13.7.4. Creation of Baroclinic Zones
Cyclones and anticyclones tend to create or strengthen baroclinic zones such as fronts. This process is described below.
Consider a train of lows and highs in a region with uniform temperature gradient, as shown in Fig. 13.52a. The rotation around the lows and highs tend to distort the center isotherms into a wave, by moving cold air equatorward on the west side of the lows and moving warm air poleward on the east side.
In addition, convergence into lows pulls the isotherms closer together, while divergence around highs tends to push isotherms further apart. The combination of rotation and convergence/divergence tends to pack the isotherms into frontal zones near lows, and spread isotherms into somewhat homogeneous airmasses at highs (Fig. 13.52b).
Much of the first part of this chapter showed how cyclones can develop over existing baroclinic regions. Here we find that cyclones can help create those baroclinic zones — resulting in a positive feedback where cyclones modify their environment to support further cyclogenesis. Thus, cyclogenesis and frontogenesis often occur simultaneously.
13.7.5. Propagation of Cold Fronts
Recall from Fig. 13.8 that the circulation around a cyclone can include a deformation and diffluence region of cold air behind the cold front. If the diffluent winds in this baroclinic zone are roughly geostrophic, then you can use Q-vectors to analyze the ageostrophic behavior near the front.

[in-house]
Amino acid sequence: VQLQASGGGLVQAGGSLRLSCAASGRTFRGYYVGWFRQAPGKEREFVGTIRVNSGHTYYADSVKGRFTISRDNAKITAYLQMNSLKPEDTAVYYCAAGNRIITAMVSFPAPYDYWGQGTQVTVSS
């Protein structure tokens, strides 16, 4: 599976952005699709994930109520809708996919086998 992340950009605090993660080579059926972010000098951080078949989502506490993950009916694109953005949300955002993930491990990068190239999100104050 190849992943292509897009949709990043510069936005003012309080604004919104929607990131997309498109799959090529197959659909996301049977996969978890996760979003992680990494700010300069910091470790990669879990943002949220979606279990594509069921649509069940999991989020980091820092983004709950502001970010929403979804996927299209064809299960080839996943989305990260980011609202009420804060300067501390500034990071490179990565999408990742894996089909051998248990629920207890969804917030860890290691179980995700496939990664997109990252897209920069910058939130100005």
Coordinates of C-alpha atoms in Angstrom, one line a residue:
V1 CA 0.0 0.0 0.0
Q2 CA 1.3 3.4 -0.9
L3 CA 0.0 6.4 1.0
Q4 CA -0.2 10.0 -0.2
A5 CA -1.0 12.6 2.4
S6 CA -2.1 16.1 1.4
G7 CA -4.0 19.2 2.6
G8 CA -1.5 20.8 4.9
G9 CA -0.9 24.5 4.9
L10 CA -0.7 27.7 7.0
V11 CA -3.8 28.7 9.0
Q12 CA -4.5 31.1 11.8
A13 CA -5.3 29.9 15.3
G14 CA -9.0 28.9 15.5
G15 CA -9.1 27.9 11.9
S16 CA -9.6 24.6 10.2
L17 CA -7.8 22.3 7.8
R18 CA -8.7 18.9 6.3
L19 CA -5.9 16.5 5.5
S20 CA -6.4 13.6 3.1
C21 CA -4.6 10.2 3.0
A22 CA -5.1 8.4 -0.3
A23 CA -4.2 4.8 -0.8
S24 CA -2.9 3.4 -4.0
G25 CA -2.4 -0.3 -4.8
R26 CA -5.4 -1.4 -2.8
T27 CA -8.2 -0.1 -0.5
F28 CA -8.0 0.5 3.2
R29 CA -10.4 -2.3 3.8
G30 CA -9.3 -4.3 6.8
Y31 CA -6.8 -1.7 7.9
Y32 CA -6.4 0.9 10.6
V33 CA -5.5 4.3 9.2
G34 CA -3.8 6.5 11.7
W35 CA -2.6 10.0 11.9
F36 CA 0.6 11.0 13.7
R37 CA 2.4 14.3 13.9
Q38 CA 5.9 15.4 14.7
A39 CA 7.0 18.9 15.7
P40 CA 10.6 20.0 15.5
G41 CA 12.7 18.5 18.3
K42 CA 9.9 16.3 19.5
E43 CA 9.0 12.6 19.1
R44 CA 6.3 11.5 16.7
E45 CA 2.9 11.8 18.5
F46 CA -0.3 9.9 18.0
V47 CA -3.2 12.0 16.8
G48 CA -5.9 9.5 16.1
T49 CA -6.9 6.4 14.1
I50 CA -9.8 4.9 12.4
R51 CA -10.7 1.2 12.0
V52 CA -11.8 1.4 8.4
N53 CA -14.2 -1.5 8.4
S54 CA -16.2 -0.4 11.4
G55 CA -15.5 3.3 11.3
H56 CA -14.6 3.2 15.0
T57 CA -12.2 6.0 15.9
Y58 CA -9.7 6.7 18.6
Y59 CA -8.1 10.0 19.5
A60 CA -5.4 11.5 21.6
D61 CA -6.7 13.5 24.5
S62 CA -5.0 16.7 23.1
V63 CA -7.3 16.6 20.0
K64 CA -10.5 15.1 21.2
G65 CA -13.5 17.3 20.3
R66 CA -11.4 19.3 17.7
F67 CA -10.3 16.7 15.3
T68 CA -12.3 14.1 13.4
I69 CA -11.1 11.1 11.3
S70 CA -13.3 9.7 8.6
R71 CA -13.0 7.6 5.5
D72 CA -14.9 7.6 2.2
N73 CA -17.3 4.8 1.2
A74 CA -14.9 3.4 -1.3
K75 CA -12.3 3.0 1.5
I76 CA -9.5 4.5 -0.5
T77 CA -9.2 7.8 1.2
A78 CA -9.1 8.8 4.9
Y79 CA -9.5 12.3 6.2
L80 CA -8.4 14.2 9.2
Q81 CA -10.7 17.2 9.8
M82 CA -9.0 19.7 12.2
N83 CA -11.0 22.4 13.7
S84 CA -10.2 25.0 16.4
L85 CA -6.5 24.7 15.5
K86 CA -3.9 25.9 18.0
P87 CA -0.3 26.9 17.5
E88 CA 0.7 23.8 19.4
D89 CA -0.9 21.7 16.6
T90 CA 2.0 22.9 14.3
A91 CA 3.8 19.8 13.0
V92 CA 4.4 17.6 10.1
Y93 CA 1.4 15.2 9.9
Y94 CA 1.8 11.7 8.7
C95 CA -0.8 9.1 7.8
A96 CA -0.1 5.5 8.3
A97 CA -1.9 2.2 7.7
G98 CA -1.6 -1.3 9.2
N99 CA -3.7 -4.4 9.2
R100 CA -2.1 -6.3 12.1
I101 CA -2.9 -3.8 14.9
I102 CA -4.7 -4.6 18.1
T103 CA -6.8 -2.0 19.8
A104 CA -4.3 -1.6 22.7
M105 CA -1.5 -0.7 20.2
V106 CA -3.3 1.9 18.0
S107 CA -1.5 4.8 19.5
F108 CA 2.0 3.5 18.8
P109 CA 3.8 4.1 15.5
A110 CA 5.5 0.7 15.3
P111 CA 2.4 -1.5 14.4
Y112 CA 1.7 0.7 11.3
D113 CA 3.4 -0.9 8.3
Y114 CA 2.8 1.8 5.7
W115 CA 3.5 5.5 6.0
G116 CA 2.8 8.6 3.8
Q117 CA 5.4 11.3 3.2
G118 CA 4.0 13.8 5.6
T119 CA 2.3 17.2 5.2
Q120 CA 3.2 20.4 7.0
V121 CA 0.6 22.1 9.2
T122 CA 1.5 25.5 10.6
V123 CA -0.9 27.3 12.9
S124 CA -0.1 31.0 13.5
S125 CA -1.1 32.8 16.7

Fig. 13.53a is zoomed into the diffluence region, and shows the isotherms and geostrophic wind vectors. By flying an imaginary airplane along the isotherms and noting the change in geostrophic wind vector, you can estimate the Q-vectors at the front as drawn in Fig. 13.53b. Further from the front, the Q-vectors are near zero.
Thus, Q-vector convergence is along the leading edge of the cold front (Fig. 13.53c), where warm air is indeed rising over the front. Behind the cold front is Q-vector divergence, associated with downward air motion of cool dry air from higher in the troposphere (Fig. 13.8). This agrees with observations of typical cold fronts, which have a line of cumuliform clouds along the front, and clearing skies behind the front.
The Supreme Court of the USA ruled that: “There are no certainties in science. Scientists do not assert that they know what is immutably ‘true’ — they are committed to searching for new, temporary theories to explain, as best they can, phenomena.” They ruled that science is “a process for proposing and refining theoretical explanations about the world that are subject to further testing and refinement.”
[CAUTION: The definition, role, and activities of science cannot be defined or constrained by a legal court or religious inquisition. Instead, science is a philosophy that has gradually developed and has been refined by scientists. The “A SCIENTIFIC PERSPECTIVE” boxes in this book can help you to refine your own philosophy of science.]